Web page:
The FDA has rolled back its emergency authorizations for N95 respirator decontamination systems, cutting down the number of times the agency said each mask could be safely reused.
During the early stages of the pandemic, when supplies of personal protective equipment and N95 filters were at a minimum, the FDA allowed masks to be reprocessed up to 20 times with certain hardware.
Systems produced by Battelle, Steris, Stryker and Advanced Sterilization Products kill viruses and bacteria by gassing them with hydrogen peroxide vapor in devices ranging from the refrigerator-sized to walk-in shipping containers.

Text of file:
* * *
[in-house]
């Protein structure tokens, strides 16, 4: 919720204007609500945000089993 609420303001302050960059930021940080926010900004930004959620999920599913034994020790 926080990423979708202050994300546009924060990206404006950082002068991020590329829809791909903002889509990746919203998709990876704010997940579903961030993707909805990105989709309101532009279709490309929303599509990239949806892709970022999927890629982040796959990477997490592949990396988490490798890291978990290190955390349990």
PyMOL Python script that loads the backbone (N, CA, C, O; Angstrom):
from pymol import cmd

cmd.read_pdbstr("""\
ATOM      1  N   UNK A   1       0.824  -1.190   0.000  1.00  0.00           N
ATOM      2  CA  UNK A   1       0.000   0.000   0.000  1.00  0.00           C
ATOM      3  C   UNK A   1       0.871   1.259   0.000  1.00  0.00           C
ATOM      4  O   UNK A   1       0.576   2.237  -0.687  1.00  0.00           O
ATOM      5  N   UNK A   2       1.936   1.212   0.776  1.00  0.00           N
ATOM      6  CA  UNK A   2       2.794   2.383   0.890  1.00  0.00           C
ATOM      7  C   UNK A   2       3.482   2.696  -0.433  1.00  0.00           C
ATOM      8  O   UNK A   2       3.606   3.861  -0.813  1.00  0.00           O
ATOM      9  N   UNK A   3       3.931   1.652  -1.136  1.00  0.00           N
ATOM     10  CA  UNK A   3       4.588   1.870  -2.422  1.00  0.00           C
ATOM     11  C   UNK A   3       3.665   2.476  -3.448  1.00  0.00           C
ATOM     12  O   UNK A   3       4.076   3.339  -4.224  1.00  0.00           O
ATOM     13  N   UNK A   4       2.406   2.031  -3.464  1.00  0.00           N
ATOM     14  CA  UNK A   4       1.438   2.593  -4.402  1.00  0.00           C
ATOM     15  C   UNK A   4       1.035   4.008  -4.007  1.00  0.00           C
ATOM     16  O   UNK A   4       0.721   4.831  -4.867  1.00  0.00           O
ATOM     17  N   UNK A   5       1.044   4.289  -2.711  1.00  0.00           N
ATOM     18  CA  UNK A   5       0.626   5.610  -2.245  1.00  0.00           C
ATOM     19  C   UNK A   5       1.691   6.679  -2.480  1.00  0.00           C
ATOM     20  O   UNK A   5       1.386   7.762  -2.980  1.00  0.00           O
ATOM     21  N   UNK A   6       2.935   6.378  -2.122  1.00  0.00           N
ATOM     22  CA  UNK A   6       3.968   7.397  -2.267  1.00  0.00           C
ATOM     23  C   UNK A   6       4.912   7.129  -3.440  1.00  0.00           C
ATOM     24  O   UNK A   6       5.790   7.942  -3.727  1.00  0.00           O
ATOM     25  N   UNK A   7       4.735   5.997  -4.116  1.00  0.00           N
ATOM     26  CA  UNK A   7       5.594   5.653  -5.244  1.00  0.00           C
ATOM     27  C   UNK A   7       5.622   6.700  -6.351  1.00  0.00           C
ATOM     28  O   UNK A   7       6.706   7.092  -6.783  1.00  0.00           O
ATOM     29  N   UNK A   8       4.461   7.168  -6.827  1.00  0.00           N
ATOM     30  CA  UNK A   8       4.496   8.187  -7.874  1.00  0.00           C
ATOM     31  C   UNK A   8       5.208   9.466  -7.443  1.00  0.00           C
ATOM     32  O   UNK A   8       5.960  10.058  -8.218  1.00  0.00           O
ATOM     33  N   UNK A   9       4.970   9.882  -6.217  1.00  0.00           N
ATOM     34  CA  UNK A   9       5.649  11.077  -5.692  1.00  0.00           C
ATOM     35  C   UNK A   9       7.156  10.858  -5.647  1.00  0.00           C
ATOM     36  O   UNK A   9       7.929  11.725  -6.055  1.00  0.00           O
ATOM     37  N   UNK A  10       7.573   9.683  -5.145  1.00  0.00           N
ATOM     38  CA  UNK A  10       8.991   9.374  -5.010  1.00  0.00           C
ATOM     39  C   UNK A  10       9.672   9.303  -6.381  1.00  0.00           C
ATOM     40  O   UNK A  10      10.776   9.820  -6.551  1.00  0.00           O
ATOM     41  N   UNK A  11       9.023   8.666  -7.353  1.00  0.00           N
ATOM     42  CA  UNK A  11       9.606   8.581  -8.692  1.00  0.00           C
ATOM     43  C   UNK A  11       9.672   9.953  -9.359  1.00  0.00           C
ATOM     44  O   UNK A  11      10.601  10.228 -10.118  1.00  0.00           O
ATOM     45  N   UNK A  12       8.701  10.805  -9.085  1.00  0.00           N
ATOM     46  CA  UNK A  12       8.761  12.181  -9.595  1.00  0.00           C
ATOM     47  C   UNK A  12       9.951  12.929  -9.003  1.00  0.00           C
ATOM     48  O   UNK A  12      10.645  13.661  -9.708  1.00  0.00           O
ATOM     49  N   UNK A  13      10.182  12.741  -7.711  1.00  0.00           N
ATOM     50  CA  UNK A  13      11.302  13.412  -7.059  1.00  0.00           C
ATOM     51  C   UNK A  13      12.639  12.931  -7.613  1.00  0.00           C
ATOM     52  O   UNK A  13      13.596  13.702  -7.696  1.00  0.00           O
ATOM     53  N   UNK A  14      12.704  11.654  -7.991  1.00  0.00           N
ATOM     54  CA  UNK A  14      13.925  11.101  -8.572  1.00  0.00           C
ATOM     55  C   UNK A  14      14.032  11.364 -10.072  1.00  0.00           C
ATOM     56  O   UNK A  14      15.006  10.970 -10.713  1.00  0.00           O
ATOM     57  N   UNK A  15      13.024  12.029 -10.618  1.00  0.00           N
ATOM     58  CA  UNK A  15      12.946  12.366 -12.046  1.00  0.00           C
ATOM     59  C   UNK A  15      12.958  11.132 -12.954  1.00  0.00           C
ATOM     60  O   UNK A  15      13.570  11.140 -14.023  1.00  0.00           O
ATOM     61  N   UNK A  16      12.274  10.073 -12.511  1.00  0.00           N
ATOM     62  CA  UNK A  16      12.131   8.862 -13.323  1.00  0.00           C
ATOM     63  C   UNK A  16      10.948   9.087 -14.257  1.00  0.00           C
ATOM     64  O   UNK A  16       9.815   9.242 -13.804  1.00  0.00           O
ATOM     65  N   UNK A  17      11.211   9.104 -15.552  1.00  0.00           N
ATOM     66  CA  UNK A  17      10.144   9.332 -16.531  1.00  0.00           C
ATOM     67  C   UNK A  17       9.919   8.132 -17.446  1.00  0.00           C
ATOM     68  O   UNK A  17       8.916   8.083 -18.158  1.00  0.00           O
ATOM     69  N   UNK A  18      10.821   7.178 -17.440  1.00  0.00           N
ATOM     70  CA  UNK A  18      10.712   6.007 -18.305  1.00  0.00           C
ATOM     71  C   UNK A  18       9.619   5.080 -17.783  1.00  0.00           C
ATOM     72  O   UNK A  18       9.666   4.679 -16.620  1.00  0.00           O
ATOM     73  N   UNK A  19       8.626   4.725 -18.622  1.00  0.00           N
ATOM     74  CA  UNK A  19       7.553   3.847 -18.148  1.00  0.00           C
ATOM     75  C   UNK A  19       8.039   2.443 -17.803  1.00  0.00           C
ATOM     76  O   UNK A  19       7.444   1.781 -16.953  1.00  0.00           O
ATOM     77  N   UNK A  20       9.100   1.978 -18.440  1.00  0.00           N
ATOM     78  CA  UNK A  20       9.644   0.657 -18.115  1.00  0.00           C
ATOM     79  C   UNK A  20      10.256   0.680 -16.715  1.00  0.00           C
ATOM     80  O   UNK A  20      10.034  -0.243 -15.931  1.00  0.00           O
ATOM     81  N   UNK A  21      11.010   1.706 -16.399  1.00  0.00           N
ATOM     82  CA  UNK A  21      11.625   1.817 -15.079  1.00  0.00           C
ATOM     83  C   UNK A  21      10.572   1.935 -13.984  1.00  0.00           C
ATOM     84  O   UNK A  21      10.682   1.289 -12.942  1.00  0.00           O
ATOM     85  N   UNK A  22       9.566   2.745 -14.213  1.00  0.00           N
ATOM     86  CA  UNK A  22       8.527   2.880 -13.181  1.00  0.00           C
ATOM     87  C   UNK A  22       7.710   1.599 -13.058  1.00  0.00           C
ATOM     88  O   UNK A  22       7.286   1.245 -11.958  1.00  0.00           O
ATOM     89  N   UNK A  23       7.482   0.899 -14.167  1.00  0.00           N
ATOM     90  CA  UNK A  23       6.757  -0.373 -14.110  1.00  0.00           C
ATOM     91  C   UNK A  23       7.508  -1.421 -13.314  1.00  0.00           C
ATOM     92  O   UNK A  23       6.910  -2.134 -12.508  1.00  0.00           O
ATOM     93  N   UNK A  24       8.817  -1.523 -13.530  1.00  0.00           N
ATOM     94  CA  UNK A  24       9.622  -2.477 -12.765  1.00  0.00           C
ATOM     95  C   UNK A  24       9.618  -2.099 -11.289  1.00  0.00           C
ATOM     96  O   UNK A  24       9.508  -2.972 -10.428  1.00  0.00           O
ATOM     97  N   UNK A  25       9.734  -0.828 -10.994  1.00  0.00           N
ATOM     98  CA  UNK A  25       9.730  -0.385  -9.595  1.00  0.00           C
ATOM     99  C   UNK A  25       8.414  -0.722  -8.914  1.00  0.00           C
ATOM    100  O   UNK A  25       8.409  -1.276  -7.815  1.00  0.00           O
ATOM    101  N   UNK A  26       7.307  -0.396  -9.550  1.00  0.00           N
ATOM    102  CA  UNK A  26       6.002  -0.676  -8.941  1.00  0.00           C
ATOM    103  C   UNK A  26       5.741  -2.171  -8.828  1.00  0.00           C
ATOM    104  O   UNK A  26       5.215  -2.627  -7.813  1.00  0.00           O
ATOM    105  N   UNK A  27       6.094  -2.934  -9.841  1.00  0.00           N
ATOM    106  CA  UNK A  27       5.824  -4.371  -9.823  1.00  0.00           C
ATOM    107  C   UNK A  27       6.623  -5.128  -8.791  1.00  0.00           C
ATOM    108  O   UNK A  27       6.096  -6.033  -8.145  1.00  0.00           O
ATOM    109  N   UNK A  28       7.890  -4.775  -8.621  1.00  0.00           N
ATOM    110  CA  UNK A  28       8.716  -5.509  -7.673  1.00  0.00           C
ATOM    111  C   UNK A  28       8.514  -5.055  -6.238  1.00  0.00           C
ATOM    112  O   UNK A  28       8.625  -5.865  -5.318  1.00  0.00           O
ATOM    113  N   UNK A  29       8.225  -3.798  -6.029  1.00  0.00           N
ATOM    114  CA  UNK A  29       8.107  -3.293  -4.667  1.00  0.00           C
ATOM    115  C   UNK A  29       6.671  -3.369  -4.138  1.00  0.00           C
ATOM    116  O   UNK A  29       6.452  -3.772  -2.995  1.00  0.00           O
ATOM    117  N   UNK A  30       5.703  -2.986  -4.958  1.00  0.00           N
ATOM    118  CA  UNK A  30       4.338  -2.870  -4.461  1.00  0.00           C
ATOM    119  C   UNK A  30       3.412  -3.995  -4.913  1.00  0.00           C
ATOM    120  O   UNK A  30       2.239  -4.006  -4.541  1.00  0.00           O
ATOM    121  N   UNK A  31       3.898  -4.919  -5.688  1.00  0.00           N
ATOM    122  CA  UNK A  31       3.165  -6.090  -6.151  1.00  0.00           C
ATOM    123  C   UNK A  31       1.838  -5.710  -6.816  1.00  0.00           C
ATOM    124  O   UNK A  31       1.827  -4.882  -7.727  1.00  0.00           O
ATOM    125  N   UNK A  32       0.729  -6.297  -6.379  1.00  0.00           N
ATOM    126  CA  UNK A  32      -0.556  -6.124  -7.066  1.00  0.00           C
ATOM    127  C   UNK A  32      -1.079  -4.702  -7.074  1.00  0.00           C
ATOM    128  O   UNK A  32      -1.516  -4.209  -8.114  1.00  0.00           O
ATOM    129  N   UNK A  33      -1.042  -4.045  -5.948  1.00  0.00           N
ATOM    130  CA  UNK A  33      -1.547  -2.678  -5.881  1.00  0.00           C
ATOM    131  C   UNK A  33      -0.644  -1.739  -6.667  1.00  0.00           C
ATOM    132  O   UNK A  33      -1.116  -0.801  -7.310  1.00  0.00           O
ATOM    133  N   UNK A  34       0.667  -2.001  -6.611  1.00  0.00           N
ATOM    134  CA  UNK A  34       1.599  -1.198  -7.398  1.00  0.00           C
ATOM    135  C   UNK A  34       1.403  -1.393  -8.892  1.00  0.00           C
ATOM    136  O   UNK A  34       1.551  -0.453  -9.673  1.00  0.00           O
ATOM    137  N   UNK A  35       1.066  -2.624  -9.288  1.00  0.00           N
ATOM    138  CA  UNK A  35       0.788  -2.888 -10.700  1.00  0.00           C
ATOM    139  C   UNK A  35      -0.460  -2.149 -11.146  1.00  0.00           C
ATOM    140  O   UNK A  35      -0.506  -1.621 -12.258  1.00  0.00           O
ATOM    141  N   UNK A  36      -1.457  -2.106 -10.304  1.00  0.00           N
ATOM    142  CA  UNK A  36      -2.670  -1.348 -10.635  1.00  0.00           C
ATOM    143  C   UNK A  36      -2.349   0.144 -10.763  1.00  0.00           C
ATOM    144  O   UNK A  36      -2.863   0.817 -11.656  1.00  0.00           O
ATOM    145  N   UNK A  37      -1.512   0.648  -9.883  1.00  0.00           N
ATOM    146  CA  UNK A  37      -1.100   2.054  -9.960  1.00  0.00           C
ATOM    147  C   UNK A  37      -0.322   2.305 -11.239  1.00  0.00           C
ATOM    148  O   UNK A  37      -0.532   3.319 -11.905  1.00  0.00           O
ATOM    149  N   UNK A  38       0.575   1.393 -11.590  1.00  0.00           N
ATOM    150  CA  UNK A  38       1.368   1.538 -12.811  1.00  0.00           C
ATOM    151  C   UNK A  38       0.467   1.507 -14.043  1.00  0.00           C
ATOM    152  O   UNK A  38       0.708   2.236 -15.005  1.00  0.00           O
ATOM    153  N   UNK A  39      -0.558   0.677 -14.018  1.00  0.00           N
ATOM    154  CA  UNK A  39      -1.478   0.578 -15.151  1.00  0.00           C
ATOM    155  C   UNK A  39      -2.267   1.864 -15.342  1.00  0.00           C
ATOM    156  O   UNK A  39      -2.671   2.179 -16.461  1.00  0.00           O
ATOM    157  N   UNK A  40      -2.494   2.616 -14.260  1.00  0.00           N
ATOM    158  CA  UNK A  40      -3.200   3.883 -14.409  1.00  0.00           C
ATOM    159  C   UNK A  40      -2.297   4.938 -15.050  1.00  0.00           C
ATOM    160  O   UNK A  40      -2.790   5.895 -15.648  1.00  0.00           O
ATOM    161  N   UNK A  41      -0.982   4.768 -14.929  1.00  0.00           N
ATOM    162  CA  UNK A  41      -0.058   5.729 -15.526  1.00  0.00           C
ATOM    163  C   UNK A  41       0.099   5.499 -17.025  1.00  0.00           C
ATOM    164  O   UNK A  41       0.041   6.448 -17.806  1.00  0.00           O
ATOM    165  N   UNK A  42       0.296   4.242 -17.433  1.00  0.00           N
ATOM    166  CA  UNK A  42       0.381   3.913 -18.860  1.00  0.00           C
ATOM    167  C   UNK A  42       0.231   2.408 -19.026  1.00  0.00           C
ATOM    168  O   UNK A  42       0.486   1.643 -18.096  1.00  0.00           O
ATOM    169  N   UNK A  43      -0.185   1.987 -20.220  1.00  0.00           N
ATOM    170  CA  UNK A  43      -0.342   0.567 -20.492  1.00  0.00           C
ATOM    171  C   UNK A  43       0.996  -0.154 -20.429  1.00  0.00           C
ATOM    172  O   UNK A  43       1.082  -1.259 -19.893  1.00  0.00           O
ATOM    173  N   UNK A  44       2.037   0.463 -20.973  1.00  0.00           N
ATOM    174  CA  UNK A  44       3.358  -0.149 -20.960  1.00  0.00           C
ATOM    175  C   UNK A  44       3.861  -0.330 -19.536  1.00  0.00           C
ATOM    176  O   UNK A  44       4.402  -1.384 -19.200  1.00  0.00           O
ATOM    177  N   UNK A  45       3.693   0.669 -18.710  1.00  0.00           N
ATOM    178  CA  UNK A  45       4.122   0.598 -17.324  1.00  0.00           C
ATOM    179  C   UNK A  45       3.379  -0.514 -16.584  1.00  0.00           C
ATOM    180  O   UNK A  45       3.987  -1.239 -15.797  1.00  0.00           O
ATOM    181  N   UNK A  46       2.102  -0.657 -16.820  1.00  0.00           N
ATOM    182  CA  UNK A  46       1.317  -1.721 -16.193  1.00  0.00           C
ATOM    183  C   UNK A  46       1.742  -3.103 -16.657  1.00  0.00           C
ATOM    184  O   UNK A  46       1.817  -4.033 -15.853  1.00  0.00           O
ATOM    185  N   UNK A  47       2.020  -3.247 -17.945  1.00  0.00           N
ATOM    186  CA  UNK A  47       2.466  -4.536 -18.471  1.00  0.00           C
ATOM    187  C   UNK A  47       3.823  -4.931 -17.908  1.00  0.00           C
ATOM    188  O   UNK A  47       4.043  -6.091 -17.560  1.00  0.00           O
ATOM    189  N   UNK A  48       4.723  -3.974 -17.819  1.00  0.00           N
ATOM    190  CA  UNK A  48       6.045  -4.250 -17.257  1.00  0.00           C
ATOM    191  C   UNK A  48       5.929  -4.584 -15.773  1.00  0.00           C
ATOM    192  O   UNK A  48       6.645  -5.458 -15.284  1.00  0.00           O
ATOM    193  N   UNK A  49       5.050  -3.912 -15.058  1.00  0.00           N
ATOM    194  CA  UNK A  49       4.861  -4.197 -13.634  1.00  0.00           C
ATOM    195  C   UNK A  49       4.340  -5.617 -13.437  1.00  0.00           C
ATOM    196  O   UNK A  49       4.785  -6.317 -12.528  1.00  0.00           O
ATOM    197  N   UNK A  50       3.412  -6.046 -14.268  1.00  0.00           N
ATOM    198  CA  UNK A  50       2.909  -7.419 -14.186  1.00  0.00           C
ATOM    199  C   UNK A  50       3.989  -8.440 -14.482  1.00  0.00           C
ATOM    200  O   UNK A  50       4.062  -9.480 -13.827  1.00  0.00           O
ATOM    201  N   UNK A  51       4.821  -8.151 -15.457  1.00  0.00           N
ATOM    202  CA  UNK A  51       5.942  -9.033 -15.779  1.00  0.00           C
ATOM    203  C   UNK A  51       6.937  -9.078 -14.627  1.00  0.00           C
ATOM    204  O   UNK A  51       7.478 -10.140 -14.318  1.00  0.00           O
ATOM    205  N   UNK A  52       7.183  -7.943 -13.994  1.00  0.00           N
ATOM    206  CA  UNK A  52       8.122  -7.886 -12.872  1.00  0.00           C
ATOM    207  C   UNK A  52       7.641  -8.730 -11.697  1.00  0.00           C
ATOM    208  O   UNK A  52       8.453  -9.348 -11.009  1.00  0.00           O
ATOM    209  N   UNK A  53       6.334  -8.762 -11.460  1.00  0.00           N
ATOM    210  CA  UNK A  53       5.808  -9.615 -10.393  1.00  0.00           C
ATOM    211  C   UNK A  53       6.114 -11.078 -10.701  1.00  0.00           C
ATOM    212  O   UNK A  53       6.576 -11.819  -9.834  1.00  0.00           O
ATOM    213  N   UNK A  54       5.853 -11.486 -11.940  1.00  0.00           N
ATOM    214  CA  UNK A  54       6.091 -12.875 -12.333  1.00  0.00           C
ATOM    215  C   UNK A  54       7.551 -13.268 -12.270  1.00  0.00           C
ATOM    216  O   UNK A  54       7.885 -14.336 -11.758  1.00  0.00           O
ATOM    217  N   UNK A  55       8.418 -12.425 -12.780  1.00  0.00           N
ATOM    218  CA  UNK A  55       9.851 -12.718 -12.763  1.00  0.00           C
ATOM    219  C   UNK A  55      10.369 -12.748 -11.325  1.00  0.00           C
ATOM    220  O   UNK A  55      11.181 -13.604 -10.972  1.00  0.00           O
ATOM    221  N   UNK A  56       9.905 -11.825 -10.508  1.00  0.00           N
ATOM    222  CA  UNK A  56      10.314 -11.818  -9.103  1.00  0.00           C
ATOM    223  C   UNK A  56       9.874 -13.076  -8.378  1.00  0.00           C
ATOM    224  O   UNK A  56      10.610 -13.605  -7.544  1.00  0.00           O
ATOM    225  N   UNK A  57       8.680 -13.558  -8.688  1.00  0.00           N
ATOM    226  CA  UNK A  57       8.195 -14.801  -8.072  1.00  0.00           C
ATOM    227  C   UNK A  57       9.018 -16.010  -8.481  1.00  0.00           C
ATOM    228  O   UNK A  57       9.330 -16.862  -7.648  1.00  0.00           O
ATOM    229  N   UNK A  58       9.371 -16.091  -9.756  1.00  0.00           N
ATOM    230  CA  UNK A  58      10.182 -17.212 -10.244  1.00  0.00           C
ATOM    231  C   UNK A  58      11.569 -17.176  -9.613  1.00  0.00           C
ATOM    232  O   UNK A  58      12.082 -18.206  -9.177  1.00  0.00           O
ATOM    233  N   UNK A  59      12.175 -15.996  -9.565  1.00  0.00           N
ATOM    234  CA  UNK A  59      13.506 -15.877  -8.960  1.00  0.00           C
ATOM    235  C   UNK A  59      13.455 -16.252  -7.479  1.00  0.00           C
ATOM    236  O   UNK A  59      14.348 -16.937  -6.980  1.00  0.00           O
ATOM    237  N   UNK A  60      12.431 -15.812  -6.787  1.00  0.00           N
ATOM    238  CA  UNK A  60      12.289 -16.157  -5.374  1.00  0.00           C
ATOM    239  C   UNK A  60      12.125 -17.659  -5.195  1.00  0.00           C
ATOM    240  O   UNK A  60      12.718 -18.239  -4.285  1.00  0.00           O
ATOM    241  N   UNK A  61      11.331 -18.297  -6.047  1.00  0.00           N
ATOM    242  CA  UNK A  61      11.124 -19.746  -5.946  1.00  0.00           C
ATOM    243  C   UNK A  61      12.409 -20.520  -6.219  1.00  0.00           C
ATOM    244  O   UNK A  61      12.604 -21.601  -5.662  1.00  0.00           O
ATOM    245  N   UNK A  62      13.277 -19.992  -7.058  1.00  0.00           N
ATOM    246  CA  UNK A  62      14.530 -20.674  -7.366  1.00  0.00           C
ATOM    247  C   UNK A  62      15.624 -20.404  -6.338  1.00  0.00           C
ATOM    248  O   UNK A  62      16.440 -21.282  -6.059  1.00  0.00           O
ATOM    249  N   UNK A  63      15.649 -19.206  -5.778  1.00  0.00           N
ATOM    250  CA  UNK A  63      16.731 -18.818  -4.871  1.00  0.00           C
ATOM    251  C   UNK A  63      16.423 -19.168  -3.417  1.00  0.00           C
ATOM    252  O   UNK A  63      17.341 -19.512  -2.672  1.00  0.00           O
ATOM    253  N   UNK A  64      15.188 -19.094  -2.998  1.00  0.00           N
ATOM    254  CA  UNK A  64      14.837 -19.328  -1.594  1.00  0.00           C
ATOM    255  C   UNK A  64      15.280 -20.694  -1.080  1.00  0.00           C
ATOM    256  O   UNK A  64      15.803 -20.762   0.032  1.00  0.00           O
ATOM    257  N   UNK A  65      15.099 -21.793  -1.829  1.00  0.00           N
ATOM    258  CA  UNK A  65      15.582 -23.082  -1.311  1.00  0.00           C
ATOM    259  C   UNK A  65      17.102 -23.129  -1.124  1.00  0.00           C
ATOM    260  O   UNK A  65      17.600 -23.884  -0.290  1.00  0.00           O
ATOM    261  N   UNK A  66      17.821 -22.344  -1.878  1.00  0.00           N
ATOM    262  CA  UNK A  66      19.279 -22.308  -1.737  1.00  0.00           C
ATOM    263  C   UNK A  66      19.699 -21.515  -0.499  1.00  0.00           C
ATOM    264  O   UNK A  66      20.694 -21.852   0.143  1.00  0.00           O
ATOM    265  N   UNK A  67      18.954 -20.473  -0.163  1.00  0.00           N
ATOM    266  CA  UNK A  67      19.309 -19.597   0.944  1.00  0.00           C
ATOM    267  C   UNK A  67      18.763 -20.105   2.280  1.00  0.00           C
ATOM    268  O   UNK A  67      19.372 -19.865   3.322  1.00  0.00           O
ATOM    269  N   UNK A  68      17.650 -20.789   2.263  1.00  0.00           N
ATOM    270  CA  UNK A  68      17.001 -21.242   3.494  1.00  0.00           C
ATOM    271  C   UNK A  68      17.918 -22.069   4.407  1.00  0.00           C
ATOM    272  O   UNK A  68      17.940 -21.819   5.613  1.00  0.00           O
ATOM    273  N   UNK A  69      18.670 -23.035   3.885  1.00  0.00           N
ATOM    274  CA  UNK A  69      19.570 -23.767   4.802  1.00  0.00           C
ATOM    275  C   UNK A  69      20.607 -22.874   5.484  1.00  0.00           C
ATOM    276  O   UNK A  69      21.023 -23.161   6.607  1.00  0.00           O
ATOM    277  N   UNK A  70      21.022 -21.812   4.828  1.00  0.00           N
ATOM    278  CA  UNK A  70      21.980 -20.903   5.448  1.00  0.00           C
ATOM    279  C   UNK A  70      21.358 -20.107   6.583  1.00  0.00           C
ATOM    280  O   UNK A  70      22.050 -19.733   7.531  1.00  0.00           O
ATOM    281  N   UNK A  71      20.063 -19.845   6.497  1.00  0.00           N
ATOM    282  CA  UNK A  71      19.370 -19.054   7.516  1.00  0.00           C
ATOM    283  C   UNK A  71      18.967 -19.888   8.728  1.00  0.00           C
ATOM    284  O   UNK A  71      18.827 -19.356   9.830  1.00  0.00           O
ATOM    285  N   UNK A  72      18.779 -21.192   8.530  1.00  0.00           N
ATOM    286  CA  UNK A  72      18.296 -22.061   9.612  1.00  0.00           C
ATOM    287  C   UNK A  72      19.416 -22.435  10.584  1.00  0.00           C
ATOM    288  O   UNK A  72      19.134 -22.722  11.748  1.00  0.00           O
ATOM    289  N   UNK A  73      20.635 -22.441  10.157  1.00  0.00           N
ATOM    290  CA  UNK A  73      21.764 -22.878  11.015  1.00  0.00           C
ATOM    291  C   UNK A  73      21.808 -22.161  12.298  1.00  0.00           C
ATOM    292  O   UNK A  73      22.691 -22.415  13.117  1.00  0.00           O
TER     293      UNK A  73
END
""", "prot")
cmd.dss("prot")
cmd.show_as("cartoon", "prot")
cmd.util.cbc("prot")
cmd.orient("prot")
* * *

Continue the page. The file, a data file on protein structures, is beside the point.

Now, the FDA is reissuing 10 of its earliest authorizations from the past year, limiting each mask processed to a maximum of four decontaminations.
The agency said a review of real-world use and other studies suggested higher numbers of cycles could cause the N95 masks to fail, such as by degrading their filters or warping their structure and preventing a tight fit. Masks should still be labeled and only worn by the same user after each round.
The reissued green lights cover devices from the four aforementioned companies plus those developed by Sterilucent, Technical Safety Services, Duke University and Michigan State University. Certain systems were also no longer authorized to decontaminate respirators treated with antimicrobial or antiviral agents.
Last summer, the FDA revoked its authorizations for the decontamination and reuse of N95 and KN95 masks made in China as well as any respirators equipped with exhalation valves.